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WHEN JEREMY LELLIOT REPORTED TO the set of Jack to advise Robin Williams on how to act like a kid, Lelliot's mother worried about whom her then 12-year-old son would play with. "Of course, he played with Robin," says Alana Lelliot, a former dancer. "During lunch, Robin took him to a great comic-book store."
Lelliot, now 13, and Williams, 45, were old pals by the time shooting began on Jack, a poignant comedy about a 10-year-old boy (Williams), who, because of an unnamed disease, has the body of a man. The two had already spent three weeks together at Camp Coppola, which is what director Francis Ford Coppola dubbed his Napa Valley ranch when he had Williams, Lelliot and seven other boys in the cast hang out there, bunking together. "The idea was that, by Robin being totally with kids, when he actually made the movie it would be second nature to behave that way," says Coppola.
To give nature a boost, he hired Lelliot as a technical expert on pubescent boy behavior. The youngster had impressed the director as "being a real kid" when he auditioned for Jack (Coppola later cast him in a small role). "It was easy," says Lelliot, who has been acting since he was 6 and lives in Del Mar, Calif., with his mom and brother Stephen, 11 (his folks divorced in 1984). "I just had to memorize Robin's part and do it, and he would watch how I walked and talked." Says Williams: "In the bar scene, Jeremy immediately started to arrange the maraschino cherries on the cocktail napkin. It was a kid doing a kid thing. You can't help but be 10 when you are with him."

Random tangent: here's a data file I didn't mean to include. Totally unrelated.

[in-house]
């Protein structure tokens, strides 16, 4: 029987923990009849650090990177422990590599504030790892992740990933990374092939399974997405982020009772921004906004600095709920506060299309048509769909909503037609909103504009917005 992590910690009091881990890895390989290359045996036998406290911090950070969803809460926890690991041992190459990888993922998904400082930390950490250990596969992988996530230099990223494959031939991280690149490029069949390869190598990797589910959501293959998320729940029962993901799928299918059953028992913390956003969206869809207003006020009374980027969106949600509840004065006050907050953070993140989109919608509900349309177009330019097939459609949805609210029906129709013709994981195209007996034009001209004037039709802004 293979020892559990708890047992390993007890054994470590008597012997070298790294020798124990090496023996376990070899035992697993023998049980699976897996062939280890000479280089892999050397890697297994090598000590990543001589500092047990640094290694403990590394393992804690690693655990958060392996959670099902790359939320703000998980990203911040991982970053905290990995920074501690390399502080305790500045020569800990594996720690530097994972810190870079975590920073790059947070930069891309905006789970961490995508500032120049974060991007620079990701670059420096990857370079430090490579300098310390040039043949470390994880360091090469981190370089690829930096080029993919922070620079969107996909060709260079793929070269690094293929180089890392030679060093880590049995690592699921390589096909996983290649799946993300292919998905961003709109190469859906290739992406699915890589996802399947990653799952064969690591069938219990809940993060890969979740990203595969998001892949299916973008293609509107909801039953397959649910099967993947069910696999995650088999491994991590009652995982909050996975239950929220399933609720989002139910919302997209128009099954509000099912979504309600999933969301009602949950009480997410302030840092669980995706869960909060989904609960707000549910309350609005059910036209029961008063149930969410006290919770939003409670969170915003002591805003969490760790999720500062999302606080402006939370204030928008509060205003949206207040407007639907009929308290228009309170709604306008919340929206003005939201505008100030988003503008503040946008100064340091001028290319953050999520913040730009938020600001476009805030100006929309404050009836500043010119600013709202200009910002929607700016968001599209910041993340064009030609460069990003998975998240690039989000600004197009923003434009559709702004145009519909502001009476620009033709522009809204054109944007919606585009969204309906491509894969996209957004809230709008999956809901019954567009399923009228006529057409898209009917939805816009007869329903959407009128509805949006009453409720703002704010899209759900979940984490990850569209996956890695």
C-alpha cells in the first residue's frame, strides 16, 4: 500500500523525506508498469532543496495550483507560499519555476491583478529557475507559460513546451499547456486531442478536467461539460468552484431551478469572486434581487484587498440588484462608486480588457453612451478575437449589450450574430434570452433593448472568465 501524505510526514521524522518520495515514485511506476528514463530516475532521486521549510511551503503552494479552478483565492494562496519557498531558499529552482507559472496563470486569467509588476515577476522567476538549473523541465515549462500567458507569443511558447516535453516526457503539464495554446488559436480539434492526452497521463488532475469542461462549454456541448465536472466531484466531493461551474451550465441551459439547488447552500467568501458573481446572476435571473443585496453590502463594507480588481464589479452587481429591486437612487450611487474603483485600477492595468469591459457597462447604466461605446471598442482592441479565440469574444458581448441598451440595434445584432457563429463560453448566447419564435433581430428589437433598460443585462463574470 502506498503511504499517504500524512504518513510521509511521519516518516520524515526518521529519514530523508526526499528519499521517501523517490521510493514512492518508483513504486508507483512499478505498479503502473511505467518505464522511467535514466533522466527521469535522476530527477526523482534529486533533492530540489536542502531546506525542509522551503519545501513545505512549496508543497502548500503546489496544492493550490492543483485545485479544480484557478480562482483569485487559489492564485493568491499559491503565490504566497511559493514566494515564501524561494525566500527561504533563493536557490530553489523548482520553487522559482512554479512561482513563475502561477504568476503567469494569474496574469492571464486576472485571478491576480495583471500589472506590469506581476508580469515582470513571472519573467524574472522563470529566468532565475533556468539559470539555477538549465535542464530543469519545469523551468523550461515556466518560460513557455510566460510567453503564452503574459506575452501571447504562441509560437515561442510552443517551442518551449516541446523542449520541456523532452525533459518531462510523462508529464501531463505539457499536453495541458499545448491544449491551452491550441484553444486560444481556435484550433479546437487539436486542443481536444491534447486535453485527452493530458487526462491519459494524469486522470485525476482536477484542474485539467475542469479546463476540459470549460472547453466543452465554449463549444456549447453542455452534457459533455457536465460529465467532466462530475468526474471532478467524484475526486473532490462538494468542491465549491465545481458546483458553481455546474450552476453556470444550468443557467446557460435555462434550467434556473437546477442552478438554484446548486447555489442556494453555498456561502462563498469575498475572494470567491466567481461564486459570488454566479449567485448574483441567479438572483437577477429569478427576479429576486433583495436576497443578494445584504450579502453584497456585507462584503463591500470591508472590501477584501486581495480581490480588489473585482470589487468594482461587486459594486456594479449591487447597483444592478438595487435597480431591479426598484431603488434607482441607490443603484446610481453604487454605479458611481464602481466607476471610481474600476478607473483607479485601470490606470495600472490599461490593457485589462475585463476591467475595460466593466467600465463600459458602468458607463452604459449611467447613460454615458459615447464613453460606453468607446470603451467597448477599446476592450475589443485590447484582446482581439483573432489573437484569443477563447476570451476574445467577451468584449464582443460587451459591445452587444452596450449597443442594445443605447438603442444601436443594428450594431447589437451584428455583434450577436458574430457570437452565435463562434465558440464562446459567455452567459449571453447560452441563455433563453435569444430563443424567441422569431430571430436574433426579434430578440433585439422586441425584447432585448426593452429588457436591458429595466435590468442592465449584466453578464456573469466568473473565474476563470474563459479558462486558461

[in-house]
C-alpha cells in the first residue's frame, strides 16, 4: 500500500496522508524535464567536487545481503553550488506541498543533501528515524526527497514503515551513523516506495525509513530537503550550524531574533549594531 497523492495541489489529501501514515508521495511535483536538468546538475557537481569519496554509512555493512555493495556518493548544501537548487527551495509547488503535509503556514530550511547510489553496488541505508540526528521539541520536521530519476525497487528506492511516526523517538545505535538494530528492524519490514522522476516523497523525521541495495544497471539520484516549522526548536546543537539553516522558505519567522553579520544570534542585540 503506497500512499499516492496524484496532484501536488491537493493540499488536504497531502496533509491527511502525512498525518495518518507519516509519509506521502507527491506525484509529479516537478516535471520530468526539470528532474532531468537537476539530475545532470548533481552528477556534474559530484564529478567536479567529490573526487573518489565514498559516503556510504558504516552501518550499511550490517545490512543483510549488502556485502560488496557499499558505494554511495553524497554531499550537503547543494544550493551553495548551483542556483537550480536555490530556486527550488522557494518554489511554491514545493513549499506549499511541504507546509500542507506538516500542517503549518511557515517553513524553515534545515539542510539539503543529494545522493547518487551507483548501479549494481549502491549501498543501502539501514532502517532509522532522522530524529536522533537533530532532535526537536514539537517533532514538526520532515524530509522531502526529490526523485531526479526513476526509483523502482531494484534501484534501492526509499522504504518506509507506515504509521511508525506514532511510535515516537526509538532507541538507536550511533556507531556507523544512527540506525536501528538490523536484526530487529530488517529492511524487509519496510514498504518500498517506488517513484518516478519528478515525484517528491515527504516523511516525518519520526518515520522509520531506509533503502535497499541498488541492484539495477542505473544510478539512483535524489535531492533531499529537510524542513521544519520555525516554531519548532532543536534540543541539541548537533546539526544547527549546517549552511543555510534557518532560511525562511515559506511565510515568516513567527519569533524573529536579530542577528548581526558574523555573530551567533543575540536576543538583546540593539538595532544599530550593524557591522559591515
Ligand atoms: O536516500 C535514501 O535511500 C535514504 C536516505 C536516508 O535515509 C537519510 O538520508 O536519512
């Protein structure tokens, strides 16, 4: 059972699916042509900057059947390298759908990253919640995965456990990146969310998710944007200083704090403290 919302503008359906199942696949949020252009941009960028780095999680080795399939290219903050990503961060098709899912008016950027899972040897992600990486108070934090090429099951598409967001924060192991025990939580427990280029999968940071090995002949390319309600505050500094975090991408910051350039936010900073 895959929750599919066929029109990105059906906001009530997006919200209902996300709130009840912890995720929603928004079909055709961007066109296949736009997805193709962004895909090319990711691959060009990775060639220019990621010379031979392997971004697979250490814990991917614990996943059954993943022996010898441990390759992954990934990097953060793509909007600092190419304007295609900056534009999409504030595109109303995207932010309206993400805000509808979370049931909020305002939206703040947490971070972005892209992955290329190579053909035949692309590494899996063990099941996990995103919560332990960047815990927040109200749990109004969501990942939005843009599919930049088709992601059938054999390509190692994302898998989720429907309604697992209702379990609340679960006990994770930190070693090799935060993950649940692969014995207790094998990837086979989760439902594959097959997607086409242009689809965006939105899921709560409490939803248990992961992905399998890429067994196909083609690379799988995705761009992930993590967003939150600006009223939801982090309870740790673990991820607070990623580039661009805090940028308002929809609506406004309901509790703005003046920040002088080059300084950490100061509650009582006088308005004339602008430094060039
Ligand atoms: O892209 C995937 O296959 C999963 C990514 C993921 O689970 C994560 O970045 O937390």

Moms and Babies
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